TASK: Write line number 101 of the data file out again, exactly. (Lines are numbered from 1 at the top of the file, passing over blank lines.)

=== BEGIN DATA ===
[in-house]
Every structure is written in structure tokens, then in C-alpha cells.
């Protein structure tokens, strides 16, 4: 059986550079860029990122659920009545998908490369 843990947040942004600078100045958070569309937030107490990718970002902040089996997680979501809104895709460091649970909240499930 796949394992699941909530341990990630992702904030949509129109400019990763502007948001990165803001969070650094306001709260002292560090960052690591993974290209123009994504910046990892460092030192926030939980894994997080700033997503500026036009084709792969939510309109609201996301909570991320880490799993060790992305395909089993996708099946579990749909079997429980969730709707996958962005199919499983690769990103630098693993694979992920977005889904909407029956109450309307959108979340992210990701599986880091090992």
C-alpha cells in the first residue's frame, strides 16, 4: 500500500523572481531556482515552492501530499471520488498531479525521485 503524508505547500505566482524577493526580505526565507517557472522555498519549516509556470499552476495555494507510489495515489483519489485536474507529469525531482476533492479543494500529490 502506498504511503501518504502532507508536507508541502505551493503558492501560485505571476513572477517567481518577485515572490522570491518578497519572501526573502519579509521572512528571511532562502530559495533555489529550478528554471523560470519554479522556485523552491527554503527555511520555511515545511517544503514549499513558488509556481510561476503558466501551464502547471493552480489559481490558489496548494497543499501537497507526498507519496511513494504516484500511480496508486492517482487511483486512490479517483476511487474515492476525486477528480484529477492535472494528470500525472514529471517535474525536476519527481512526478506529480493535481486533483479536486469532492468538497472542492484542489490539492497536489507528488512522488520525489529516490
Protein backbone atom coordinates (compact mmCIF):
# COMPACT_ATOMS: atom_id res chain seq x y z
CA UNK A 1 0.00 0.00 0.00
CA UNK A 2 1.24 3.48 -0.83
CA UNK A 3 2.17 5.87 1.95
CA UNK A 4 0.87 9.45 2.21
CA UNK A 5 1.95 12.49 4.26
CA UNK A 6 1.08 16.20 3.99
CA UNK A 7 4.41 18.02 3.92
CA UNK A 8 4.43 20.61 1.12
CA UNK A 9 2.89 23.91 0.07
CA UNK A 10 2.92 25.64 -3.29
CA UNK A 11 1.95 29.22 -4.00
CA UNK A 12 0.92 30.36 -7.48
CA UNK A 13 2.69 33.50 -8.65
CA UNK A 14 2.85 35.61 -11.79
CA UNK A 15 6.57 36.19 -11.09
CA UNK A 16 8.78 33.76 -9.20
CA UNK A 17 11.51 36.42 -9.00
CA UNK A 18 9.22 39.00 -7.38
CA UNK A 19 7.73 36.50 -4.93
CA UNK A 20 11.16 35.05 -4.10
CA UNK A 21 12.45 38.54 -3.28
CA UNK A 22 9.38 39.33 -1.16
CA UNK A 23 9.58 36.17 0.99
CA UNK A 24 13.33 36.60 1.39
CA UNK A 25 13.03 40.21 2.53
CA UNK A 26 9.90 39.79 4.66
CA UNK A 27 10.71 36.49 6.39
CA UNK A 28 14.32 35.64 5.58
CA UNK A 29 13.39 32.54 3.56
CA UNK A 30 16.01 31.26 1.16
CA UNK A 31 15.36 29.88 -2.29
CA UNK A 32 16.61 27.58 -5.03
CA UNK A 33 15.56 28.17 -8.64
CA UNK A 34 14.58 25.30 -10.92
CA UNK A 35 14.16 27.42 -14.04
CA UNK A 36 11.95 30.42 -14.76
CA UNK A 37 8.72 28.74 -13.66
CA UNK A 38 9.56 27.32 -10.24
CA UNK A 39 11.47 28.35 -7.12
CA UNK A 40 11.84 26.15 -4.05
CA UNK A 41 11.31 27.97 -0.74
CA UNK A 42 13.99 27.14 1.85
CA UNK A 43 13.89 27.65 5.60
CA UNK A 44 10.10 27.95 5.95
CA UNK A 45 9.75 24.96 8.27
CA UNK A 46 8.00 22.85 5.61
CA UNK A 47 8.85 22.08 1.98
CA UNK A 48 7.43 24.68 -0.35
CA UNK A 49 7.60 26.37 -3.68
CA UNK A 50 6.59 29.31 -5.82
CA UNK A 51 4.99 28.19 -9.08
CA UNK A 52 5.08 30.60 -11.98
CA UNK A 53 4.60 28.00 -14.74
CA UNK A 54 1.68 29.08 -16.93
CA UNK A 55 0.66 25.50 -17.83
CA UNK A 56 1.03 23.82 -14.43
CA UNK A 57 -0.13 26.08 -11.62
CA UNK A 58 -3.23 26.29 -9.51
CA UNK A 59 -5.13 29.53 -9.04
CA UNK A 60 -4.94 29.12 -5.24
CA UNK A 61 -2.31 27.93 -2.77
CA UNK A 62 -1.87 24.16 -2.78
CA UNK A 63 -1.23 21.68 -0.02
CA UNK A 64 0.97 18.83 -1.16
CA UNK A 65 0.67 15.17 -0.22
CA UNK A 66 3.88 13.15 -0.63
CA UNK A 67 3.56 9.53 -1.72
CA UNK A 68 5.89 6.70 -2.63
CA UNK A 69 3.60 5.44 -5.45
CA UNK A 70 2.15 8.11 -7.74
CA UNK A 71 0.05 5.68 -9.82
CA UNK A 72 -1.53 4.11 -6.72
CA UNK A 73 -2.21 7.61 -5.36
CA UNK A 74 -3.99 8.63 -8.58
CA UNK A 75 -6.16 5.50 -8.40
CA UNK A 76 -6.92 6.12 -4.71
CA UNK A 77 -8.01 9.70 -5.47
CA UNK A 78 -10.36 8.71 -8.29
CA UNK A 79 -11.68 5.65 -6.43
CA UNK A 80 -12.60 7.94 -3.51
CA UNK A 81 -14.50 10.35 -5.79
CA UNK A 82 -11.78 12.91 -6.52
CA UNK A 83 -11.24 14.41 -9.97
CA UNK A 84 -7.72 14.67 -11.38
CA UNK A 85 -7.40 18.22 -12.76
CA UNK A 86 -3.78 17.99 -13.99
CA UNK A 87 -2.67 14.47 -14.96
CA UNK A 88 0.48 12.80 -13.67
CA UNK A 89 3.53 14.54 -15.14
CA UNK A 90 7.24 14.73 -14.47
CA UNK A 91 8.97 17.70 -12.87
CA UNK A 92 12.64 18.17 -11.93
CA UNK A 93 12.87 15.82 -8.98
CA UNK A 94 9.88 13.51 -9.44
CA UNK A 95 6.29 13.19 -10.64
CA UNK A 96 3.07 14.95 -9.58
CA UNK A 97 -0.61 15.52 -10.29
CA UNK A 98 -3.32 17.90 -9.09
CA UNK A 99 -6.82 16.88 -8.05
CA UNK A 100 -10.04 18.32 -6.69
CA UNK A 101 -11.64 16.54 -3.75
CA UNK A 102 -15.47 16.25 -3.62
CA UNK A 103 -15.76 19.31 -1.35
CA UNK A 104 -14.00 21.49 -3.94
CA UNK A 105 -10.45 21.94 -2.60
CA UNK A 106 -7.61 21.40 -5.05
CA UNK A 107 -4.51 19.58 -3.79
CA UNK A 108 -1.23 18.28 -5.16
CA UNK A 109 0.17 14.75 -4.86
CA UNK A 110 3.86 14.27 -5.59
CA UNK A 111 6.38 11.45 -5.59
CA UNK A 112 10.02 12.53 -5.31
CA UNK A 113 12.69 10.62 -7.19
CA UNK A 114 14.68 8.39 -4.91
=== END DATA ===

CA UNK A 95 6.29 13.19 -10.64